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Asian Art
Artist: Ike no Taiga, Japanese, 1723–1776

Moonlight Bamboo

ca. 1758–60

Six-panel folding screen: ink on paper

without mounting: 60 15/16 × 141 1/8 in. (154.8 × 358.4 cm)
with mounting: 67 5/8 × 147 13/16 in. (171.8 × 375.4 cm)
Leonard C. Hanna, Jr., Class of 1913, Fund
Ike Taiga was arguably the most celebrated literati artist in eighteenth-century Japan. In this painting, Taiga’s gigantic bamboo trunks, embellished with clusters of leaves rustling in a light breeze, are formed in superb ink tonalities. Taiga’s poem reads, “Playing the koto [zither] in a bamboo grove, the moon came from a thousand miles away (to shine on me).” Though there is no moon in the composition, bamboo leaves in light ink evoke the illumination of the moon. The empty area at right represents a meditative space. Salter’s works reflect a profound understanding of the Zen philosophy of “nothingness,” and she speaks of her works as places where she can “disappear” while she is making them.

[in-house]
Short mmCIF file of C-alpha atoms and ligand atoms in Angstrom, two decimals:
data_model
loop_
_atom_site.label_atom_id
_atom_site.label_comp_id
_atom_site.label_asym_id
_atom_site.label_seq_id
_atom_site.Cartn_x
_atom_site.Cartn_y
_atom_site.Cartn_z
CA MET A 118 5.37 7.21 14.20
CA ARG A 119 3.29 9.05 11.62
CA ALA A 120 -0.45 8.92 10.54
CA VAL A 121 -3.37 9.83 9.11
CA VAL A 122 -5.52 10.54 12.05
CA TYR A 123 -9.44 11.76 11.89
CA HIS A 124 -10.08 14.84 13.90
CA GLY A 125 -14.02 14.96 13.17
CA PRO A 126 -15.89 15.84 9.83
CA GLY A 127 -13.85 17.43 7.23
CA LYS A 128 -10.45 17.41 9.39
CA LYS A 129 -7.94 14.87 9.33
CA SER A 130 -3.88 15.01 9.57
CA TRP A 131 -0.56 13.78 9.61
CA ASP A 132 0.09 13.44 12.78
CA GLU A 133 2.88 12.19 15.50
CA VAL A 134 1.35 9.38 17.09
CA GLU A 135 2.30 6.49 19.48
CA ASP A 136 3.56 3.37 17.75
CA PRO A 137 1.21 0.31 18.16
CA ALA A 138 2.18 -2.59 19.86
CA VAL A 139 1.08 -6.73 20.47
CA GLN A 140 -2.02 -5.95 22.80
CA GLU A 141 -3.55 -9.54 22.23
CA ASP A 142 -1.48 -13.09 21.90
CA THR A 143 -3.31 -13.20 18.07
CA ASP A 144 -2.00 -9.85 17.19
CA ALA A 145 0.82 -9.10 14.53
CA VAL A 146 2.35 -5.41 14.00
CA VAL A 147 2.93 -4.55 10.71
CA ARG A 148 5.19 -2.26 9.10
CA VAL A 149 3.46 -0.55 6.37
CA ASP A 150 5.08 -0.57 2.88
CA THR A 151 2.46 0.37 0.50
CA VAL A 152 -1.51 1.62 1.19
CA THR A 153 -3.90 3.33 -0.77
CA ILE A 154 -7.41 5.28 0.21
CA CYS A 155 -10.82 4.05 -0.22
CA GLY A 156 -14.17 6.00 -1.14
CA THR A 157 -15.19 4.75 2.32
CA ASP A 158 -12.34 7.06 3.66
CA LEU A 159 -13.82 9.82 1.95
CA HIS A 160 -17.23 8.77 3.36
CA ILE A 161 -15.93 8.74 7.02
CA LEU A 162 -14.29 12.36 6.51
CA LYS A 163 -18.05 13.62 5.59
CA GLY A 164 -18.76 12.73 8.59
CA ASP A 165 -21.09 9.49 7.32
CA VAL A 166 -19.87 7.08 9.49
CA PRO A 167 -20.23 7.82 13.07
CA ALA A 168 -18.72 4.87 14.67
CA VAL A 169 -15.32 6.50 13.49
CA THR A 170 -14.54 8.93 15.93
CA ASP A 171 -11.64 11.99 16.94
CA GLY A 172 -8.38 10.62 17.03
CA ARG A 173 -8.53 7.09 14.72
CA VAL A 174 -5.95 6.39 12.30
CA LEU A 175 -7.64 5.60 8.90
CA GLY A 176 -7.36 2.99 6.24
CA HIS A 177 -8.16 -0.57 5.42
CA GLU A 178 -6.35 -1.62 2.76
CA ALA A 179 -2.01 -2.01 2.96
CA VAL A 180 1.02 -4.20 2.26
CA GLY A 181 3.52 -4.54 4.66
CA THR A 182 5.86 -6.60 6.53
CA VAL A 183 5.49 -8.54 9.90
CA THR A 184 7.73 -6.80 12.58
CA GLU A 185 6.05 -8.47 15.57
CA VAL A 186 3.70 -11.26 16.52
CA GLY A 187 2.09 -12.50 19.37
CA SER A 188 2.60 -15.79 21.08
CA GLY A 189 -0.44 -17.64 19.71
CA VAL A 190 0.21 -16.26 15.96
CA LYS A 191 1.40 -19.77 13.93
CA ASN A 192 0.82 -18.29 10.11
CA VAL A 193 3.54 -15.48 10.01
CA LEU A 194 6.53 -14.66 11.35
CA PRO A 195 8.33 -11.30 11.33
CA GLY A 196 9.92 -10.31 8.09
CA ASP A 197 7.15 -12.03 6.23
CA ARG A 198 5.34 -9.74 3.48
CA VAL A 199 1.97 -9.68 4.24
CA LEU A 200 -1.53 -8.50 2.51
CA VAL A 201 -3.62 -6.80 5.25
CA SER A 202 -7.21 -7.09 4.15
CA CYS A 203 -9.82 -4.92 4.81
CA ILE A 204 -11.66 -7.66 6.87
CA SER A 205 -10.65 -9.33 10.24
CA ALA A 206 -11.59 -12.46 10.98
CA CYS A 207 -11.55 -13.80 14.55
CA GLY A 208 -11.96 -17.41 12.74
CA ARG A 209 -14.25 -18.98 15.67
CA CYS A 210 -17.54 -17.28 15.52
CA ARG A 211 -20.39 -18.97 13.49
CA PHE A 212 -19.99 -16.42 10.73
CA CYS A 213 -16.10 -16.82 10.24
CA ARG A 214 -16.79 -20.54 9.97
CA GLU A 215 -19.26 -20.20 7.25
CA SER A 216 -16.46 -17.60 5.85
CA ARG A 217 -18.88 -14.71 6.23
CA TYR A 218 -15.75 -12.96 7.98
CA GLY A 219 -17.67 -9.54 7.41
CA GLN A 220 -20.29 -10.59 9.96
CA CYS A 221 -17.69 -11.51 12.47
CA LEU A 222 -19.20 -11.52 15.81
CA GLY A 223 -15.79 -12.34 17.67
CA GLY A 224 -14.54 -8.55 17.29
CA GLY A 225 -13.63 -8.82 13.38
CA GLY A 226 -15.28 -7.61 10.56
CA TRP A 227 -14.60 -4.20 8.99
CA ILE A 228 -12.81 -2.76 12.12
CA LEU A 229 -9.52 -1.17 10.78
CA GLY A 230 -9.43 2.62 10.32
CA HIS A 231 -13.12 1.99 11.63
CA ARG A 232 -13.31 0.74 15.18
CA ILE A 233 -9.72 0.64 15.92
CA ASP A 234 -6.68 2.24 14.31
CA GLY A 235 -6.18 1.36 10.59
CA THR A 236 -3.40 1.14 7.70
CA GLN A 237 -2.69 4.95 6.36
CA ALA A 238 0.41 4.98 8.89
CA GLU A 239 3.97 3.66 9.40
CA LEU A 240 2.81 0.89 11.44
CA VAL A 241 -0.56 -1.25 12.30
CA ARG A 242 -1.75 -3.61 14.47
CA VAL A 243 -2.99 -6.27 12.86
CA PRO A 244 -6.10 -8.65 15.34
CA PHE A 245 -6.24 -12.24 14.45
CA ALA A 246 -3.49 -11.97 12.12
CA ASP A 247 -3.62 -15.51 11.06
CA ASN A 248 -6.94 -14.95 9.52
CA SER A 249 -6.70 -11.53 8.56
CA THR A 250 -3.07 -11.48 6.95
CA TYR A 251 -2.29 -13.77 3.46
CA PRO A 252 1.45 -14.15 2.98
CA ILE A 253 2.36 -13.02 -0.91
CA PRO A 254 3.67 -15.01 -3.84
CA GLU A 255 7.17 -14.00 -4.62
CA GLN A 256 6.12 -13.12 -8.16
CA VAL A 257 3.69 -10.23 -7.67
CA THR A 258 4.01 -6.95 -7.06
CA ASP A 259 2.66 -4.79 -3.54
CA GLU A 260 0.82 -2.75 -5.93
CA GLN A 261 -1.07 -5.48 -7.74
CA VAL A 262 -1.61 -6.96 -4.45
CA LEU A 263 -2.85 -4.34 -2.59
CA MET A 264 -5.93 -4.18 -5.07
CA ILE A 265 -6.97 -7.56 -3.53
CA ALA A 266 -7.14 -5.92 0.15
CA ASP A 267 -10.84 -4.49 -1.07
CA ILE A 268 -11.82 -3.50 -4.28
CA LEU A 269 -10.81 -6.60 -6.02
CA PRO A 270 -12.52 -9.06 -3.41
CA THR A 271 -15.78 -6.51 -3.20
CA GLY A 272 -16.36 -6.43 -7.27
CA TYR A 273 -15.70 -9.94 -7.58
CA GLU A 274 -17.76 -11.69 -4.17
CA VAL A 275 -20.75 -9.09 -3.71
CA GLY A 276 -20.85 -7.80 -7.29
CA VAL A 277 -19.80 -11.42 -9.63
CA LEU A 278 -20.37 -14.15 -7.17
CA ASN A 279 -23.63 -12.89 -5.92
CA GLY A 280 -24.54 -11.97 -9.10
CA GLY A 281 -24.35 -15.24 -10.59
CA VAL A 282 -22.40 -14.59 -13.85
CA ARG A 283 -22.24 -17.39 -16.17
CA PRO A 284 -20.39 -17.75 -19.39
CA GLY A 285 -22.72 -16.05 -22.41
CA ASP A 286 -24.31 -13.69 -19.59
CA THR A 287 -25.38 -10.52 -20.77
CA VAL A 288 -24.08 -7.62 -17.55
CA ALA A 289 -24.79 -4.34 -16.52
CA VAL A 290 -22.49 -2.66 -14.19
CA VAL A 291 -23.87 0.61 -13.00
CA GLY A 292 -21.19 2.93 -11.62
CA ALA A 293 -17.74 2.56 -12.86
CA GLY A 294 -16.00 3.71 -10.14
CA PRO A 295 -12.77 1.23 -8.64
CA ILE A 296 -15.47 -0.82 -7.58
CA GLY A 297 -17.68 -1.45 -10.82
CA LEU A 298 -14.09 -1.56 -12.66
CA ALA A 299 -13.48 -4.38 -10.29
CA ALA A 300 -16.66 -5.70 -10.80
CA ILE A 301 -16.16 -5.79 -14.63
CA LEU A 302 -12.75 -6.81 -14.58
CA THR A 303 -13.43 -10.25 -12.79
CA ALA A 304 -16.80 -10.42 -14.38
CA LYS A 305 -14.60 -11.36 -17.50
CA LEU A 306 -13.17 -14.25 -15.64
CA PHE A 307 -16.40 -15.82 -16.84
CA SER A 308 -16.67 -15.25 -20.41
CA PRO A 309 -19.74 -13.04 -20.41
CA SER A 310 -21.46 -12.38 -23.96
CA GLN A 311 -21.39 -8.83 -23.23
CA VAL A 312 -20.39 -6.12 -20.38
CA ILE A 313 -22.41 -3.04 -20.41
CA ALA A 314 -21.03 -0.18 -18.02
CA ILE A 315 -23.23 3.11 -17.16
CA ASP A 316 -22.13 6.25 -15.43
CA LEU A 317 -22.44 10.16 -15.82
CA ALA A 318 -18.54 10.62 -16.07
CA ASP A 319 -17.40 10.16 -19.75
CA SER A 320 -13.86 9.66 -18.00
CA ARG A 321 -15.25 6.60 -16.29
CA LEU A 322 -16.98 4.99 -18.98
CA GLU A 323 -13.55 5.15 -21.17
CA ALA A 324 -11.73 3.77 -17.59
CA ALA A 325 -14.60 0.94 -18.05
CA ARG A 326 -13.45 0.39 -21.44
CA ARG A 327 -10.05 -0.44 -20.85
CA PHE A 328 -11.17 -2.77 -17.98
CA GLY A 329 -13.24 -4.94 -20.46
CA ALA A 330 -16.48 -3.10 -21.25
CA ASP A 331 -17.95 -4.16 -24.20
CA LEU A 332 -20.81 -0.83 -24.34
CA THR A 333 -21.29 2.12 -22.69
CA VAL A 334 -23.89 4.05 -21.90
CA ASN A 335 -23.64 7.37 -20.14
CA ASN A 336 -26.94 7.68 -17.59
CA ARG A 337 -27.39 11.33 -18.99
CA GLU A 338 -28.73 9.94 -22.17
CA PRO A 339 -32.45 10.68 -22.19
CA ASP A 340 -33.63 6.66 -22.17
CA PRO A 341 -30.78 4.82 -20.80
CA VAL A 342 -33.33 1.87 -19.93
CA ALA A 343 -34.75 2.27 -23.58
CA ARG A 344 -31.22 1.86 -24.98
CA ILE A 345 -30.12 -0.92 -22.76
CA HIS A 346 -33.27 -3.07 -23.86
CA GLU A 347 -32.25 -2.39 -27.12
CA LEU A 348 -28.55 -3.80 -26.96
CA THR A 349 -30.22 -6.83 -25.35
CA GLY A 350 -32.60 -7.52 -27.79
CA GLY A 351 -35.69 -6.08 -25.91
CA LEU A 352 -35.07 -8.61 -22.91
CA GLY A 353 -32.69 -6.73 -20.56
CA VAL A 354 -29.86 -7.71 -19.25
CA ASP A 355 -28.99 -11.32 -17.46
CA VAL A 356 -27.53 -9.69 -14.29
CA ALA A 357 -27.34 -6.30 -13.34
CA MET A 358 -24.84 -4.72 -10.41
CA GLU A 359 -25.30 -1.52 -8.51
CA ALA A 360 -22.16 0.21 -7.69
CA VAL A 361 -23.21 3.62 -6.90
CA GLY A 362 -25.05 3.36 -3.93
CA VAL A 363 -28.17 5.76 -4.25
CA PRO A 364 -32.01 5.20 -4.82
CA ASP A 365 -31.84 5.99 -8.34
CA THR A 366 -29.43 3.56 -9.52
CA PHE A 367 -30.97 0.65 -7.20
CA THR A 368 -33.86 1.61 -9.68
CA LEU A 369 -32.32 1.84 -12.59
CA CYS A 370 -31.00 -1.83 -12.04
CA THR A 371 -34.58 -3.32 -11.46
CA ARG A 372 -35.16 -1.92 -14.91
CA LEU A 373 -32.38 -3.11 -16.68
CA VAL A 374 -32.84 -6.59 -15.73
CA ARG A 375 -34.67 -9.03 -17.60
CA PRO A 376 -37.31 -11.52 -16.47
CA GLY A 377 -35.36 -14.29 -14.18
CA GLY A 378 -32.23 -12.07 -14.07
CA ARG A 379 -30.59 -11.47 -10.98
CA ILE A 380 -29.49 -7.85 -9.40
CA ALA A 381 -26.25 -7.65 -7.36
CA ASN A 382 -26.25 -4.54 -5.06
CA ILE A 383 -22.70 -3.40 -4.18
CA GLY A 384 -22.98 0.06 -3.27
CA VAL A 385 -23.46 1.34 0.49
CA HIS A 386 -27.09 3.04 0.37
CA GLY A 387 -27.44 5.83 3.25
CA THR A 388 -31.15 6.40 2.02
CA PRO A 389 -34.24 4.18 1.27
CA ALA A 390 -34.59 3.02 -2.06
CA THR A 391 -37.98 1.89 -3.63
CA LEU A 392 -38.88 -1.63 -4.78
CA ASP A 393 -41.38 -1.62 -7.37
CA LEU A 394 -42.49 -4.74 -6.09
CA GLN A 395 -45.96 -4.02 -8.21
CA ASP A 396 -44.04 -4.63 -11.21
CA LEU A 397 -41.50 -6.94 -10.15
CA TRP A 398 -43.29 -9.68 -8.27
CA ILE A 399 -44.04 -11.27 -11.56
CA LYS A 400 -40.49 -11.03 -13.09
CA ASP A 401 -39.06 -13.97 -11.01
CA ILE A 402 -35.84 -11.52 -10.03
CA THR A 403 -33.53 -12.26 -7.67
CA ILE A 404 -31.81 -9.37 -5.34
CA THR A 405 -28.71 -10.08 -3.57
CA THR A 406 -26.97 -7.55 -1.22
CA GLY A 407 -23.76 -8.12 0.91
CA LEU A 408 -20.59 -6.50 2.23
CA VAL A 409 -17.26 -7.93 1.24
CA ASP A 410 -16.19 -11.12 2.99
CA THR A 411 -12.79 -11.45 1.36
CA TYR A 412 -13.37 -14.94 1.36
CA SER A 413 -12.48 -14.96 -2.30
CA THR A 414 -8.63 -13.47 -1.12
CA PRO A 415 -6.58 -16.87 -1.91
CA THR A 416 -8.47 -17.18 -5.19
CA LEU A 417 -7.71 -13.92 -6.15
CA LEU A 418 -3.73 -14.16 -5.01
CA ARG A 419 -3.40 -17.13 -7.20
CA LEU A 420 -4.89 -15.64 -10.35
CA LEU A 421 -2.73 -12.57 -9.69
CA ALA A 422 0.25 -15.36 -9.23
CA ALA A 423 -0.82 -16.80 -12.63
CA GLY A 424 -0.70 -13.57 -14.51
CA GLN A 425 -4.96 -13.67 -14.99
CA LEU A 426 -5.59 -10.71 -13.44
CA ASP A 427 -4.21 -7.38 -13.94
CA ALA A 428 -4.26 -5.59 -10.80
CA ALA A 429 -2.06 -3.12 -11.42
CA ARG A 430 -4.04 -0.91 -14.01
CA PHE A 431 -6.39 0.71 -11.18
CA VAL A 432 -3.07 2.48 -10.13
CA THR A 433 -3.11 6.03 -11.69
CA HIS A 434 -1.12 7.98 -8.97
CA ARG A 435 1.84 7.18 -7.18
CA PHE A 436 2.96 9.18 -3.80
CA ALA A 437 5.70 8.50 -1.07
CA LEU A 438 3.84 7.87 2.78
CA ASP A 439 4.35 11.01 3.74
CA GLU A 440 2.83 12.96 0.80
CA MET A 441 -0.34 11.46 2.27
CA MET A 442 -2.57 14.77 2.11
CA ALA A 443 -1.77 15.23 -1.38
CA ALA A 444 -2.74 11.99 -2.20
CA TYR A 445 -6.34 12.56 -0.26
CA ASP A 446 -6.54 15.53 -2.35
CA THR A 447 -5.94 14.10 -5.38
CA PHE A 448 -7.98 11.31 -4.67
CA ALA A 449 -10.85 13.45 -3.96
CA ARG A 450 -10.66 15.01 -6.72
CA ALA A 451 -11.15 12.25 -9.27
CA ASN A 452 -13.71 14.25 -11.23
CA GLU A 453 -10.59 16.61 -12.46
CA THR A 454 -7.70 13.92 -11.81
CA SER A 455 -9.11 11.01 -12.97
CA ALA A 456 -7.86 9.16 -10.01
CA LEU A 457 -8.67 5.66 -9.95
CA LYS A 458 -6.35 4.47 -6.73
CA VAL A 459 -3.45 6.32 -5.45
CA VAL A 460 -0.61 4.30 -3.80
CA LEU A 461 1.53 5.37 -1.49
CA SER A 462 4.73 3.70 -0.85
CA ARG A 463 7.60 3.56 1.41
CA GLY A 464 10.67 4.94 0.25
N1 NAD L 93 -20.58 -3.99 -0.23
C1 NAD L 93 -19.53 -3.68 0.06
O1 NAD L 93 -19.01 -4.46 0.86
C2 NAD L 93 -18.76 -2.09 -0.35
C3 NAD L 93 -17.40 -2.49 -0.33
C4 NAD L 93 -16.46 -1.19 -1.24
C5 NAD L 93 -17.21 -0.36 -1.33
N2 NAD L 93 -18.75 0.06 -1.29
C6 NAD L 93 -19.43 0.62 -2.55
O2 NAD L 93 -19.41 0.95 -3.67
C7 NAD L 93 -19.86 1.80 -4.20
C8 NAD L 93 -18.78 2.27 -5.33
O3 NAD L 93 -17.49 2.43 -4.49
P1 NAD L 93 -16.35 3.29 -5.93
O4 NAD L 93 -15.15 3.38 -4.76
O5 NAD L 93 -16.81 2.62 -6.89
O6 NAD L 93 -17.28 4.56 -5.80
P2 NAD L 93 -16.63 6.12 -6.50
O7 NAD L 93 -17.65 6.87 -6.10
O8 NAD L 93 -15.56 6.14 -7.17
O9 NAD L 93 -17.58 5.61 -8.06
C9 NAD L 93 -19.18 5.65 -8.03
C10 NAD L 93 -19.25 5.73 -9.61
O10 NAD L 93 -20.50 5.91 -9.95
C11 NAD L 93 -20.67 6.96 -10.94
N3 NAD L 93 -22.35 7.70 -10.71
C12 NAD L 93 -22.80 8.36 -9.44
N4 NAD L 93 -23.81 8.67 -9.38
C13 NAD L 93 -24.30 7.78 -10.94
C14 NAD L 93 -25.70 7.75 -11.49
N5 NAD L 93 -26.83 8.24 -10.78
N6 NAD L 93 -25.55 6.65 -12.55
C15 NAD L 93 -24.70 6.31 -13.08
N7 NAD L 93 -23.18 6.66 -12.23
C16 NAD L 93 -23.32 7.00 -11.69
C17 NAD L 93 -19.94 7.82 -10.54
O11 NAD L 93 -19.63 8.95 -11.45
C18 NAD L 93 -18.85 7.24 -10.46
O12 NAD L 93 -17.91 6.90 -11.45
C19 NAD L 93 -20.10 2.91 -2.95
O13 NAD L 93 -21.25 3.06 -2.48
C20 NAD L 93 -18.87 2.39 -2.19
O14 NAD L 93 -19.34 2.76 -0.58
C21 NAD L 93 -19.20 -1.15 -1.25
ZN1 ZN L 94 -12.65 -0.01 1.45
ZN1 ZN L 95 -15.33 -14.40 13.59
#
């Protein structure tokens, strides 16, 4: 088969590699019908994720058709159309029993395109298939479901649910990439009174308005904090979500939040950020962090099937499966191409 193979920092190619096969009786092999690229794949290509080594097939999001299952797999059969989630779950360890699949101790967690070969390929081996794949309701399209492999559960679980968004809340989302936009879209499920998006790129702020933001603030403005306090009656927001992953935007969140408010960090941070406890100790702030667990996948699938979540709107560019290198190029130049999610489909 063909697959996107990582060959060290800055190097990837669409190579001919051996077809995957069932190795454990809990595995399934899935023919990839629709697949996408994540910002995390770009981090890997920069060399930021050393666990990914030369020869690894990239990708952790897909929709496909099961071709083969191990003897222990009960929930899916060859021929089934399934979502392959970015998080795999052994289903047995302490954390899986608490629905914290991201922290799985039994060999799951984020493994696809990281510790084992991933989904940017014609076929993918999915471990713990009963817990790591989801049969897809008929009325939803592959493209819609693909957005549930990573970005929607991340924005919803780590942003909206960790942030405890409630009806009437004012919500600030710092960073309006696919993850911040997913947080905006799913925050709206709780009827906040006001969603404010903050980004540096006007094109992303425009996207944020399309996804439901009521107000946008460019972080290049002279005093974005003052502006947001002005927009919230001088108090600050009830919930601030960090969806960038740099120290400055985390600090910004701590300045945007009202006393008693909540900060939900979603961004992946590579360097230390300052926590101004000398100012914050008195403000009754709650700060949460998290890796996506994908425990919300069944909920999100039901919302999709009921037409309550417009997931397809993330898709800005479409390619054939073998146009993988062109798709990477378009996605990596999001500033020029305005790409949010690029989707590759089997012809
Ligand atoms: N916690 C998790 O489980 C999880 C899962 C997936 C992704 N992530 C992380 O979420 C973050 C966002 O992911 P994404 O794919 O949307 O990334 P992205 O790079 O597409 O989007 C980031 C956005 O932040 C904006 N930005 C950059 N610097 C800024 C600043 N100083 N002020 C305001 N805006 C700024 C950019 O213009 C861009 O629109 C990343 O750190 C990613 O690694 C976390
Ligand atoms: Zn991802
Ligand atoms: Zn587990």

Not on view
Edo period (1615–1868)

This screen was owned by the family of Shibata Genshichi in Omi on the shores of Lake Biwa, northeast of Kyoto. People from this area commissioned Taiga, particularly when he was relatively young, in his thirties. The painting style of this screen indicates a date circa 1758 when he would have been around 35 years old, and it corresponds with the time of Taiga's activities in that region. James Freeman, Kyoto, Japan; purchased in 2005 by the Yale University Art Gallery, New haven, Conn.


Sadako Ohki, “Japanese Art at Yale,” Yale University Art Gallery Bulletin (2007): 42.

Sadako Ohki, “What Makes Japanese Painting Japanese,” Yale University Art Gallery Bulletin (2007): 66–70, 78–80, fig. 1, 2.

Note: This electronic record was created from historic documentation that does not necessarily reflect the Yale University Art Gallery’s complete or current knowledge about the object. Review and updating of such records is ongoing.